Children's & Youth Services | How To Read Aloud To A Classroom Of Children
How To Read Aloud To A Classroom Of Children
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- Choose a story that you like and are comfortable with. Children can tell when you are having fun reading a story.
- Choose a book that is large enough in size to share with a group. Smaller sized books are appropriate to share one-on-one with a child, but not with a larger group. Your local public librarian can be a great source for book suggestions.
- Choose a book that has large, bright and colorful illustrations that complement and relate to the story.
- Read the story silently to yourself several times before reading it out loud to a group of children. Practice reading it out loud to yourself first. Look for spots in the story where you can ask kids to join you. (i.e. Perhaps the story has a repetitive refrain that the children could join you in saying).
- Hold the book out to the side as you read it, and slowly move the illustrations across in front of the kids.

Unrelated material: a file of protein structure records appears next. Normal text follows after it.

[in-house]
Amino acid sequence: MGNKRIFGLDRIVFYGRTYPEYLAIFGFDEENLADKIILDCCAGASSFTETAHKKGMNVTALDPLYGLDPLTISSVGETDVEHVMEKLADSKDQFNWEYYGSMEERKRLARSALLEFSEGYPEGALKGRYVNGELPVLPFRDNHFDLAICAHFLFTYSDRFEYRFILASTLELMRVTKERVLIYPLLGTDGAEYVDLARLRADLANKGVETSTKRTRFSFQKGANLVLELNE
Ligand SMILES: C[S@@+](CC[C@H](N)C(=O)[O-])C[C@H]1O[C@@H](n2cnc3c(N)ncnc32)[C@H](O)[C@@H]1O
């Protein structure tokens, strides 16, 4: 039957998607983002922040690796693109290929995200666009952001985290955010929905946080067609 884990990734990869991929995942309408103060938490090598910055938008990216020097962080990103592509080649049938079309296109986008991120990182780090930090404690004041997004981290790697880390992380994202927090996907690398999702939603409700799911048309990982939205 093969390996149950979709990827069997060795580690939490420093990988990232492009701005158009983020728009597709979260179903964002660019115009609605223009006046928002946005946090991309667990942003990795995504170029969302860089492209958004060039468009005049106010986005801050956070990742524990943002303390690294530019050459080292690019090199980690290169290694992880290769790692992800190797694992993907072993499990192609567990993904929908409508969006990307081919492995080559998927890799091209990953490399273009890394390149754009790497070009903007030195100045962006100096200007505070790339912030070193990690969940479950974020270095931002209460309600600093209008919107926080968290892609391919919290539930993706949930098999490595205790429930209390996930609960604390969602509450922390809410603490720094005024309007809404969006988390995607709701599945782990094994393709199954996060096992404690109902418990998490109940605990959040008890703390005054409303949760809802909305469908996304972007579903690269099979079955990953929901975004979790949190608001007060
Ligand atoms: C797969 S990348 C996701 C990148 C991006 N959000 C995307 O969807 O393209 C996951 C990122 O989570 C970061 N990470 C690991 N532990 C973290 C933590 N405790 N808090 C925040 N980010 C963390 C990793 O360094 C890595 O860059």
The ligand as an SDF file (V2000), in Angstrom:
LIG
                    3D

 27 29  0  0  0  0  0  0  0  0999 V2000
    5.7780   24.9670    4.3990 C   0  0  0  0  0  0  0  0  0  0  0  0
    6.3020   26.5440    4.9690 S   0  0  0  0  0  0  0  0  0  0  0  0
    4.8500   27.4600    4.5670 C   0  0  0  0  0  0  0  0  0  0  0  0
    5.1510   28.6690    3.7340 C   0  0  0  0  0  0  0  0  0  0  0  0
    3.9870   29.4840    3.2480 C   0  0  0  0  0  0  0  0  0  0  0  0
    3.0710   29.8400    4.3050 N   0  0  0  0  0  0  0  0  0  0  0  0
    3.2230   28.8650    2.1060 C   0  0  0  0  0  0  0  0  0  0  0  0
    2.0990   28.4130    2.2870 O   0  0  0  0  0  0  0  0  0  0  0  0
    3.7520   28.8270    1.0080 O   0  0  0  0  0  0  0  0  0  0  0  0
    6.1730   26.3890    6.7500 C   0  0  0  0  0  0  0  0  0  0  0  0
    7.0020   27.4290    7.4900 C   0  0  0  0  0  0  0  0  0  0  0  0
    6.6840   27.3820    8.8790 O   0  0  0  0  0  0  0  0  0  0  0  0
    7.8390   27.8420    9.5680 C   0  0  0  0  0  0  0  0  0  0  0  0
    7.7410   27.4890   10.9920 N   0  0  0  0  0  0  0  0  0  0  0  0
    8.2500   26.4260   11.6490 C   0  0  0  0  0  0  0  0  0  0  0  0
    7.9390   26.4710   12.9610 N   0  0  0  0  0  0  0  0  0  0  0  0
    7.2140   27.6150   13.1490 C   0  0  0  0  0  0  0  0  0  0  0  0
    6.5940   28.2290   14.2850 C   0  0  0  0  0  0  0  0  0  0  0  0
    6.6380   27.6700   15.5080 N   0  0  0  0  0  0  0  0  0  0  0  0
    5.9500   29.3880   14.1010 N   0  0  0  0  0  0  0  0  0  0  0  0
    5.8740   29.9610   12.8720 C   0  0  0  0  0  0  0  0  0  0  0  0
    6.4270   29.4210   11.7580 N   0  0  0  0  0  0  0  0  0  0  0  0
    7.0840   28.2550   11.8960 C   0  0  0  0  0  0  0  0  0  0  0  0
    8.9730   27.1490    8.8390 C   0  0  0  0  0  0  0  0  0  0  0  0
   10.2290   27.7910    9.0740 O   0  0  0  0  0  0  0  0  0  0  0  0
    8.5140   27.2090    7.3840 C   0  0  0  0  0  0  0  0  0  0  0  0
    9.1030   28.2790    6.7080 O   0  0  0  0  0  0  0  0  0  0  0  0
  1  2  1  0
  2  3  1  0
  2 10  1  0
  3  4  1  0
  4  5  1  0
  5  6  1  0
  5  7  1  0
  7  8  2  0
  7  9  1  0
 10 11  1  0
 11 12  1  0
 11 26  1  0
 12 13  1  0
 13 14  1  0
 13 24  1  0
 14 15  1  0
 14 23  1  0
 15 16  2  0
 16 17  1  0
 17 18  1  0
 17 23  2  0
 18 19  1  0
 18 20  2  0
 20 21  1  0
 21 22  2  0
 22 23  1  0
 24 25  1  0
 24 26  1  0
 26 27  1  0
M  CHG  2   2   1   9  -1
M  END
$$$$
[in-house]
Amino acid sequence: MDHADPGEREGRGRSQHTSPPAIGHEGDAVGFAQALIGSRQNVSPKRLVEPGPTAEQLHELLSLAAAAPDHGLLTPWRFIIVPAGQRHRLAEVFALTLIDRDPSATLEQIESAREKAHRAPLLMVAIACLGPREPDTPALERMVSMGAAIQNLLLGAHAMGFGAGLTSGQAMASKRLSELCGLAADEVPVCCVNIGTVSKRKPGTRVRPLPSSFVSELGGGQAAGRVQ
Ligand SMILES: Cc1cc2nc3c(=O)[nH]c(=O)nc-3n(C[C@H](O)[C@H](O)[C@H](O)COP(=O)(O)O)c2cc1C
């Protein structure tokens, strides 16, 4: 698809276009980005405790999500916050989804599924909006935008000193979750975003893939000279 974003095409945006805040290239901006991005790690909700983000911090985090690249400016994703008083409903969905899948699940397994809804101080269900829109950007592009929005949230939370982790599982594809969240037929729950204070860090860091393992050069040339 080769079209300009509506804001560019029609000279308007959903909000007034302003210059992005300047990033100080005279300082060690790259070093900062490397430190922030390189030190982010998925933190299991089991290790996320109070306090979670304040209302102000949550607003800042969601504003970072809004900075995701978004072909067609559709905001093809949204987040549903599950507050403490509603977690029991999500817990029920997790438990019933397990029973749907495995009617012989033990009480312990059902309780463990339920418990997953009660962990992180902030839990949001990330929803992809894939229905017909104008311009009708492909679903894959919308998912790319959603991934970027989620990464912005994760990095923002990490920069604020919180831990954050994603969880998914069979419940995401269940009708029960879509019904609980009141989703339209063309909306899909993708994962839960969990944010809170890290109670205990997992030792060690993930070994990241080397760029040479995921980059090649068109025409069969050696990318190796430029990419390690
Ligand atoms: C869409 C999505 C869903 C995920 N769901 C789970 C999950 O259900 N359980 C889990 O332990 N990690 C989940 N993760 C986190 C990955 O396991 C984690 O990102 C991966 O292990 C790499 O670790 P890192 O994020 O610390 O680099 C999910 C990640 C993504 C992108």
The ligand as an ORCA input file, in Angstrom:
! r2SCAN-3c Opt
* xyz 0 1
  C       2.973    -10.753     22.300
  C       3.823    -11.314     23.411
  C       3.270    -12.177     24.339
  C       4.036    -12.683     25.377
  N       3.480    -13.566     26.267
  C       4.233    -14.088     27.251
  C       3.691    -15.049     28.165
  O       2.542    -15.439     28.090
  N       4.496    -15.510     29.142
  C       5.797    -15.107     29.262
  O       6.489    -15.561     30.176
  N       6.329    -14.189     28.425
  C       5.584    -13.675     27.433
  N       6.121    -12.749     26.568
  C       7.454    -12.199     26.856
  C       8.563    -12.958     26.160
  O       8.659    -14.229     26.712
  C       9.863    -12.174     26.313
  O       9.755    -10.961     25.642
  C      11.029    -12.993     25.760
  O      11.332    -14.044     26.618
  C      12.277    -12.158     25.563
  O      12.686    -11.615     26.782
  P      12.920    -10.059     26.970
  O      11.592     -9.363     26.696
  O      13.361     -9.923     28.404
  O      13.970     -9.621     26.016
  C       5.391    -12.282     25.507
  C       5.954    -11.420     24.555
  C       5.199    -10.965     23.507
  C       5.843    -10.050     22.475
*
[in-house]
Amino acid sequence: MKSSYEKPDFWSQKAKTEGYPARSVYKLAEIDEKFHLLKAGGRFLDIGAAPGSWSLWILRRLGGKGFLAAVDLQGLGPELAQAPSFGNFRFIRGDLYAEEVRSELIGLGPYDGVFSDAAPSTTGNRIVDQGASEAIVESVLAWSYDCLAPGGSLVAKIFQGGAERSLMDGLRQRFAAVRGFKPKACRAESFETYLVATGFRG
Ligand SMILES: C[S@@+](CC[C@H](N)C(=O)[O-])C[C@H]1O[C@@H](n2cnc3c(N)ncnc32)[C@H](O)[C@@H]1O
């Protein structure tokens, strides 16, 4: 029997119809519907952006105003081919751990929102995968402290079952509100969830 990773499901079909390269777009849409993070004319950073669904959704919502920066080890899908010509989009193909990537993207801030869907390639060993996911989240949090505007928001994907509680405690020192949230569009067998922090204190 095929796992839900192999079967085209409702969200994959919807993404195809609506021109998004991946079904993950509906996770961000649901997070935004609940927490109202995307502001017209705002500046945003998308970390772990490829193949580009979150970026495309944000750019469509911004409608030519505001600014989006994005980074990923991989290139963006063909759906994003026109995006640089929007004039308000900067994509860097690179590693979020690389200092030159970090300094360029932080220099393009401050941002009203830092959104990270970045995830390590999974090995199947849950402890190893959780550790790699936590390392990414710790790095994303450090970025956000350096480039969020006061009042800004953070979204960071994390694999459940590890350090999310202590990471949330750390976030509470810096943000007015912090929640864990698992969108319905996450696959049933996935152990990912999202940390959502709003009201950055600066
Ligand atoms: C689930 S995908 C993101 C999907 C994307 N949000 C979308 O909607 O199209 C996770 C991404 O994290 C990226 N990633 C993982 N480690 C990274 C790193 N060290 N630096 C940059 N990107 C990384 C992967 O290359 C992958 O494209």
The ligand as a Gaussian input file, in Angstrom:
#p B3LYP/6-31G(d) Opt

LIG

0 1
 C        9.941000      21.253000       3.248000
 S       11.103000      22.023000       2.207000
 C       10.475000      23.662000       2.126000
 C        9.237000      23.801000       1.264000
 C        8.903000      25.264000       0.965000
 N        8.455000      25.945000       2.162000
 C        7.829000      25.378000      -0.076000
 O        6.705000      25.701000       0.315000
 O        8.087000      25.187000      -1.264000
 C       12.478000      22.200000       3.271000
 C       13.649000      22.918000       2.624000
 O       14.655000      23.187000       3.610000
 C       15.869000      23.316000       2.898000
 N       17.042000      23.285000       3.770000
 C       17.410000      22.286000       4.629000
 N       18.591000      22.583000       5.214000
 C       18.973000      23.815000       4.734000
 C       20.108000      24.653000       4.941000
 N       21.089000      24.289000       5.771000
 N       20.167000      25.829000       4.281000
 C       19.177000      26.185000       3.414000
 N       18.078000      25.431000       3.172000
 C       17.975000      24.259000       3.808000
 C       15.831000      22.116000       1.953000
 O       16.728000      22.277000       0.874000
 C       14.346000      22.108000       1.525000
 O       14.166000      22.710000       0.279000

- Don't rush through the reading experience. Rather invite the kids to comment on the story and its illustrations as you read it.
- Vary your voice volume and tone throughout the story. Use character voices if you are comfortable doing so.
- Use fingerplays and rhymes to break up the storytelling experience into smaller segments.
- Visit your local library and watch a story hour in order to get ideas for your own storytime programs. Or invite the librarian to your Head Start Center to do a storytime.
- Choose a time to do storytime when the children are relaxed and ready to listen. (i.e. Right before naptime is a great time for storytime).
“A Library Head Start to Literacy: The Resource Notebook for the Library-Museum-Head Start Partnership” By Virginia H. Mathews and Susan Roman. Published by the Center for the Book at the Library of Congress, 1999.
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